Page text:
Microbreweries have become a new growth industry. At Lindheim Gård in Telemark Eivin Eilertsen – in cooperation with Nofima - is breaking new ground in the art of brewing. Photo: Jon-Are Berg-Jakobsen

Project Year 2015

Breaking new ground in brewing

Beer has become cool, and microbreweries a new growth industry. Nofima is taking part in the process of breaking new ground in brewing.

Beer and fruit. The combination is uncommon. However, at the fruit farm and brewery at Lindheim Gård in Telemark, one is investigating brewing beer with fruit using a different method than the traditional one: Instead of adding yeast to the wort, it is cooled in large vats and spontaneously ferments based on the micro-organisms in the air and the general environment.

The “beer farmers” Eivin Eilertsen and Ingeborg Lindheim found the inspiration for their new beer project in Belgian Lambic beer. It is here the method of spontaneously fermented beer has been developed.  Eivin started up in 2014 – and was soon left with a series of questions on the process and optimisation that he was unable to resolve himself – and was unable to find information on. The idea of a research project thus arose.

“The micro-organisms that provide the desired fermentation in spontaneously fermented beer normally reside on fruit, among other places. Our role is to take numerous samples of the air, fruit, cooling vats and the finished product and then analyse these. Using modern DNA-based methods, we can analyse entire microbe communities with greater accuracy than ever. This method – which only a few professional communities in Norway are capable of carrying out – in combination with general fermentation expertise, make us particularly well-suited to identify the conditions for spontaneous fermentation,” says senior researcher Lars Axelsson at Nofima.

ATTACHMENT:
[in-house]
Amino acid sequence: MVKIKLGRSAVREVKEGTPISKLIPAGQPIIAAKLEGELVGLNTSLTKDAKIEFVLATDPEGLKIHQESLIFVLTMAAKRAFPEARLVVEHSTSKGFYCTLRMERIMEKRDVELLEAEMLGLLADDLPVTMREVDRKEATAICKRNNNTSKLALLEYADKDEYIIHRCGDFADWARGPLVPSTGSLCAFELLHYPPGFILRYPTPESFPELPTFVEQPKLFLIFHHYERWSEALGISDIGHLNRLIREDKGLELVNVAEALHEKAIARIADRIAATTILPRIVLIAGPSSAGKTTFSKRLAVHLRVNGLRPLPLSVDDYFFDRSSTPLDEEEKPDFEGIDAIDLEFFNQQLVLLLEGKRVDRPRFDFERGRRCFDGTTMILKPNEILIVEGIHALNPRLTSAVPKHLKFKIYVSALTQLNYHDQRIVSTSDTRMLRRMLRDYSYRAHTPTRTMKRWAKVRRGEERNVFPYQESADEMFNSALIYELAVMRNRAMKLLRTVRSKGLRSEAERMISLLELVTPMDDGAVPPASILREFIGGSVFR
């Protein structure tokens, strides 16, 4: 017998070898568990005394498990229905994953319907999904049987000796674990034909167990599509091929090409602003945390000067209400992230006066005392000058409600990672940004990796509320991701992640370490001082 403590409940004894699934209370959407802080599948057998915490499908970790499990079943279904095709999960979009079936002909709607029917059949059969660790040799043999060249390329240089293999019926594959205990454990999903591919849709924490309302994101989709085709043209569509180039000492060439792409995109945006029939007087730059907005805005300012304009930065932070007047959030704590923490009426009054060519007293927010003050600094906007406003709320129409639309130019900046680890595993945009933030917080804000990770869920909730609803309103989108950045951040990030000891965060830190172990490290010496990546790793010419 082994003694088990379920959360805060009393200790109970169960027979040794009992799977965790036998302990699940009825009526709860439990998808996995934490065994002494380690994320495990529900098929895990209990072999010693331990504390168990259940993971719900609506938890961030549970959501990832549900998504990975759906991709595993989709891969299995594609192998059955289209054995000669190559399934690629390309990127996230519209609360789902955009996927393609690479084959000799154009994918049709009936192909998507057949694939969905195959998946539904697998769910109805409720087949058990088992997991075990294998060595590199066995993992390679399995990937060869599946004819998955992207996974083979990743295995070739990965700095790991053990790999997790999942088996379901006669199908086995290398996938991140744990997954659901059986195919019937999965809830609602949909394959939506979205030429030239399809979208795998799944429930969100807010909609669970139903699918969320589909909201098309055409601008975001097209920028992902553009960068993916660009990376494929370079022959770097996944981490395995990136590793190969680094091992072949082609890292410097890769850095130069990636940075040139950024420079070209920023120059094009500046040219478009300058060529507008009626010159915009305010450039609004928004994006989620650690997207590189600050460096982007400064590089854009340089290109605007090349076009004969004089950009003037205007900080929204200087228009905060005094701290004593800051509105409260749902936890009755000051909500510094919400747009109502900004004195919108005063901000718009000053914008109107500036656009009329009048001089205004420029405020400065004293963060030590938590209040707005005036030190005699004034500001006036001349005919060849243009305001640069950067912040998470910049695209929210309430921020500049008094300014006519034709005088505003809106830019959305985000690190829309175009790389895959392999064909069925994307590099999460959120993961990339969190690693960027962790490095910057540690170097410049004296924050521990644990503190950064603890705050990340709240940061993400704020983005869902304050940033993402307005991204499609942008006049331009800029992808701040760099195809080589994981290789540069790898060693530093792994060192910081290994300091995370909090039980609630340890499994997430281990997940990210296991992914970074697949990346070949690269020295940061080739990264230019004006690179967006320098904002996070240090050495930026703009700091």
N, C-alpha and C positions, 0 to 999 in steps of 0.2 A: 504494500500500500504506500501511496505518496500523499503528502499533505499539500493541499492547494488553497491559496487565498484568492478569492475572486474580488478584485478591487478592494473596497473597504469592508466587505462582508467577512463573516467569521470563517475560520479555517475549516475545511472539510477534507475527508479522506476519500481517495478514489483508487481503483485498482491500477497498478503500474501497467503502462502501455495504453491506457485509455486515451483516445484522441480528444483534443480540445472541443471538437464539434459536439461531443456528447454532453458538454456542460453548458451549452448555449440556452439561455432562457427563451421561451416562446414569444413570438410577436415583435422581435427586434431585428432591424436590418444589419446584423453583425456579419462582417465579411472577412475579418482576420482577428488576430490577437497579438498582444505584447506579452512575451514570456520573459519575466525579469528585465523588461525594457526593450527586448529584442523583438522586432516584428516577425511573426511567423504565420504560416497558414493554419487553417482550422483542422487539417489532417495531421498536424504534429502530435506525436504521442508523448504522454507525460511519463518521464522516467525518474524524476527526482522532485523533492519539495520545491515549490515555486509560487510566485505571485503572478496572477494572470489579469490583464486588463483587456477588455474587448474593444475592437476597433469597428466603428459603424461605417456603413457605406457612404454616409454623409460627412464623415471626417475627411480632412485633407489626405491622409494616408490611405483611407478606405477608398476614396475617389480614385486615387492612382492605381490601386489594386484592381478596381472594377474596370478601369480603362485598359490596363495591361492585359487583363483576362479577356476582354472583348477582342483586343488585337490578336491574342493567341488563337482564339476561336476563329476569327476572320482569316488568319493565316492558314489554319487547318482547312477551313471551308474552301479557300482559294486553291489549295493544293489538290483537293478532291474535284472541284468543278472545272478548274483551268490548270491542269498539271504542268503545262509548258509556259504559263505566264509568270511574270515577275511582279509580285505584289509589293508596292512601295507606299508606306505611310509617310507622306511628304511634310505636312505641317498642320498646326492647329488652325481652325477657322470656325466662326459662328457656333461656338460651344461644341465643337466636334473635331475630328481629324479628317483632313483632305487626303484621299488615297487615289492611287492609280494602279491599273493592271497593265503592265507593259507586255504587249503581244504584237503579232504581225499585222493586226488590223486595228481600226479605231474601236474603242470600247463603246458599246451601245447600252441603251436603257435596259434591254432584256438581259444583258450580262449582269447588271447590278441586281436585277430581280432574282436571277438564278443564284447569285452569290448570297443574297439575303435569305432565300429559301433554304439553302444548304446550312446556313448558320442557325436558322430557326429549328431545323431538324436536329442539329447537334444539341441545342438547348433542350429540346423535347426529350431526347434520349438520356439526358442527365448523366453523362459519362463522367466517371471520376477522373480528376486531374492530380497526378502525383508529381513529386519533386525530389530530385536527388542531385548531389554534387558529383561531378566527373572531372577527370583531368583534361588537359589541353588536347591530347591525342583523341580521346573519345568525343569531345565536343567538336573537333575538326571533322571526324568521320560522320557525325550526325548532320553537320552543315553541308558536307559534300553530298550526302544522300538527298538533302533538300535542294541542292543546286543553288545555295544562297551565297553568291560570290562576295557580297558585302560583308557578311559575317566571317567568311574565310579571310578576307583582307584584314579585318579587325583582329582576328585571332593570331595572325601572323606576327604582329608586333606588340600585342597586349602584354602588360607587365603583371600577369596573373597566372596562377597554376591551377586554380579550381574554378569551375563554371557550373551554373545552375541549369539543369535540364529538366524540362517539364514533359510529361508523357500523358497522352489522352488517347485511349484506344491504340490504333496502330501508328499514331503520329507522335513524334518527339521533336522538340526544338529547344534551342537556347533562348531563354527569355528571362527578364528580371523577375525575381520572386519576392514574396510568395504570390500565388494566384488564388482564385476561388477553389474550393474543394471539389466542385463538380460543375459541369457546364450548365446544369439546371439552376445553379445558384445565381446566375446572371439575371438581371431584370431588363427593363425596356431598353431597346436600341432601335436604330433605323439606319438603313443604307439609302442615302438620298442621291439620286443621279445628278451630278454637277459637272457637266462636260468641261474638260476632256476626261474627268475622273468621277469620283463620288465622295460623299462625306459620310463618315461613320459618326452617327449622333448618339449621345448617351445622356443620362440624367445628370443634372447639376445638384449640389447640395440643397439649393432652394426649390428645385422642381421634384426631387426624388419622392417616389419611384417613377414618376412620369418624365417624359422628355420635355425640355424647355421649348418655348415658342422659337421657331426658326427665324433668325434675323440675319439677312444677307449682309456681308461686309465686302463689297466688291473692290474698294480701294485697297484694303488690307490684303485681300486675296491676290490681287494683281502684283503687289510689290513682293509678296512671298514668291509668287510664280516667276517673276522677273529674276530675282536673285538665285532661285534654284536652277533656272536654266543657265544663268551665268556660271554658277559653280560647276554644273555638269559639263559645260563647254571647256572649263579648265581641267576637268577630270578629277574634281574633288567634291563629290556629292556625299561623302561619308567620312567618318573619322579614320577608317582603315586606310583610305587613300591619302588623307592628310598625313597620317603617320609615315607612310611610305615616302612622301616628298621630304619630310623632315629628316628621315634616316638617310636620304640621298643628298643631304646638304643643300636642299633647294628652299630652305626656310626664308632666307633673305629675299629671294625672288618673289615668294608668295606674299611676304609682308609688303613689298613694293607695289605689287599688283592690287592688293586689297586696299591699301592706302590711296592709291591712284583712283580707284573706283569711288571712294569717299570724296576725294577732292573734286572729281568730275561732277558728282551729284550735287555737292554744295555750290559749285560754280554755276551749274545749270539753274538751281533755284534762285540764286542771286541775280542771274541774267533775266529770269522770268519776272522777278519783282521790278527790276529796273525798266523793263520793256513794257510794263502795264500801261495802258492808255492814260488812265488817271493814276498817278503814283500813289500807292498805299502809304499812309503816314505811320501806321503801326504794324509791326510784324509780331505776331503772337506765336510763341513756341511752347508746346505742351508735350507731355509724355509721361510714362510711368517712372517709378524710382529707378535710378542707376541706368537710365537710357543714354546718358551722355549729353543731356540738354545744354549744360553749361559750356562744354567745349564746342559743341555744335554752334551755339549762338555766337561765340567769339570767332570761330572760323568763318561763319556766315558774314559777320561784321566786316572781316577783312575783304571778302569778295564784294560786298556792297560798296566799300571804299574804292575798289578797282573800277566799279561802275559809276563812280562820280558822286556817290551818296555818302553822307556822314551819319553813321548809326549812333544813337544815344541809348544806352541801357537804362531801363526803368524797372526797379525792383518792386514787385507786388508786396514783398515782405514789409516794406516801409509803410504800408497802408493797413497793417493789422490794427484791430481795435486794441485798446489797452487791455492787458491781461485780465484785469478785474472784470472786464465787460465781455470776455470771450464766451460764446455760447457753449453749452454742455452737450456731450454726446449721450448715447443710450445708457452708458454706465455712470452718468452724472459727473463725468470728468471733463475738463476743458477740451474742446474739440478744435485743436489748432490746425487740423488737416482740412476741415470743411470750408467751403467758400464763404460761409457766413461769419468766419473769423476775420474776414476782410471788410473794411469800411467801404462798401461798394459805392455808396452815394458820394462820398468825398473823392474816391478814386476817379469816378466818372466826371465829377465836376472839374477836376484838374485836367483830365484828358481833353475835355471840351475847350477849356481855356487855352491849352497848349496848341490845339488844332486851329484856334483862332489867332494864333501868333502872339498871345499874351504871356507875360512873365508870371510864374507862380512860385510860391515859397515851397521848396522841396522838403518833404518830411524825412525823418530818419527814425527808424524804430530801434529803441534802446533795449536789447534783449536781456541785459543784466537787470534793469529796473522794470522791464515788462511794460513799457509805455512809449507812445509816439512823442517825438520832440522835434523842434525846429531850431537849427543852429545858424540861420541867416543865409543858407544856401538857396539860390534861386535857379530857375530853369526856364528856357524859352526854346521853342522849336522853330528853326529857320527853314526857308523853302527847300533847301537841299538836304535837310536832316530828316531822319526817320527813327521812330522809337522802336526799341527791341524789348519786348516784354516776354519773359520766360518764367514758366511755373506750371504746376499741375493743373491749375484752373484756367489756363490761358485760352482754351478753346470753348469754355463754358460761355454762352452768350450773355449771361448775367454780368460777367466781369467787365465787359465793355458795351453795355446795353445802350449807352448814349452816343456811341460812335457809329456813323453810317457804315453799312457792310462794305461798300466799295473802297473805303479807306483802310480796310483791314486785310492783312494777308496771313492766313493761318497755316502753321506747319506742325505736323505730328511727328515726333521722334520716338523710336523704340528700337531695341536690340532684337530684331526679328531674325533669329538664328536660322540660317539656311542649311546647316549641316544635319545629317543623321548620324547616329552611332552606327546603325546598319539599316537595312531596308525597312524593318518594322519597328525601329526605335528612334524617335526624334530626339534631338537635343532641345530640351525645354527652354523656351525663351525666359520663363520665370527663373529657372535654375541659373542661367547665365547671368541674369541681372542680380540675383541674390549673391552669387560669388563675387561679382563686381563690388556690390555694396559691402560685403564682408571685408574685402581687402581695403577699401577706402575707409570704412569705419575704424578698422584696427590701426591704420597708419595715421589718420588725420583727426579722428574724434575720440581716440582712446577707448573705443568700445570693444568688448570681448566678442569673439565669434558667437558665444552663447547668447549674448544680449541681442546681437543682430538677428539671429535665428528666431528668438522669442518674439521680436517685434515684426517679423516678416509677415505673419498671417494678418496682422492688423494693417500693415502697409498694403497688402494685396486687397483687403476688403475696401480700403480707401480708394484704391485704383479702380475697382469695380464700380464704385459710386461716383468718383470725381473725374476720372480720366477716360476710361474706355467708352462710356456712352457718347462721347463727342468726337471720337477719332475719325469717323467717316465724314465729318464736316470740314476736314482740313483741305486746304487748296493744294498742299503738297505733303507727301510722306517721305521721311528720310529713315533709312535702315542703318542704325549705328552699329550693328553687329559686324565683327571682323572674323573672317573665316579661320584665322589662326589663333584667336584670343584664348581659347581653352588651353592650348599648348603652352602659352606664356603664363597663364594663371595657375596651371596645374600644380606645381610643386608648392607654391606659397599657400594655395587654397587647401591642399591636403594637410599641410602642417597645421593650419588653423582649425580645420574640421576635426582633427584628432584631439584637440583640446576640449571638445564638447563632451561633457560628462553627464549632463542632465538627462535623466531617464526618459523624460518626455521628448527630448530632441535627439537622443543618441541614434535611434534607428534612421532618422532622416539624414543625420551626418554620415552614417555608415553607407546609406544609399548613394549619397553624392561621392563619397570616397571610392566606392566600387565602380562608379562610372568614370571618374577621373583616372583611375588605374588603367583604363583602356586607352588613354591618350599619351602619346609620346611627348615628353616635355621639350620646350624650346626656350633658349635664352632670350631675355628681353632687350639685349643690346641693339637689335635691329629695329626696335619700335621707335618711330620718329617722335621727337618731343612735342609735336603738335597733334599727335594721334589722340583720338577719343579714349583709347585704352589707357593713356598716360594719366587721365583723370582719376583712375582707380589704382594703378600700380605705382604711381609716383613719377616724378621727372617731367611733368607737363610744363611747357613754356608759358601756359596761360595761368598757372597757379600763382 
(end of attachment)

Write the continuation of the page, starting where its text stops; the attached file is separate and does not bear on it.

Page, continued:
In the context of research projects, the Lindheim beer project is a small one. However, the researcher is positive towards using Nofima’s experts to develop niche products too. In the past 14 years more than 50 microbreweries have been established in Norway. The research at Lindheim will thus in all likelihood be relevant for others in the brewing community.

The result of the beer brewer’s work and enthusiasm is already so good that the Lindheim beer was named one of the world’s best new beers in 2015. Albeit not the spontaneously fermented type, which is still at an experimental stage.

Lindheim Gård, Tel-Tek


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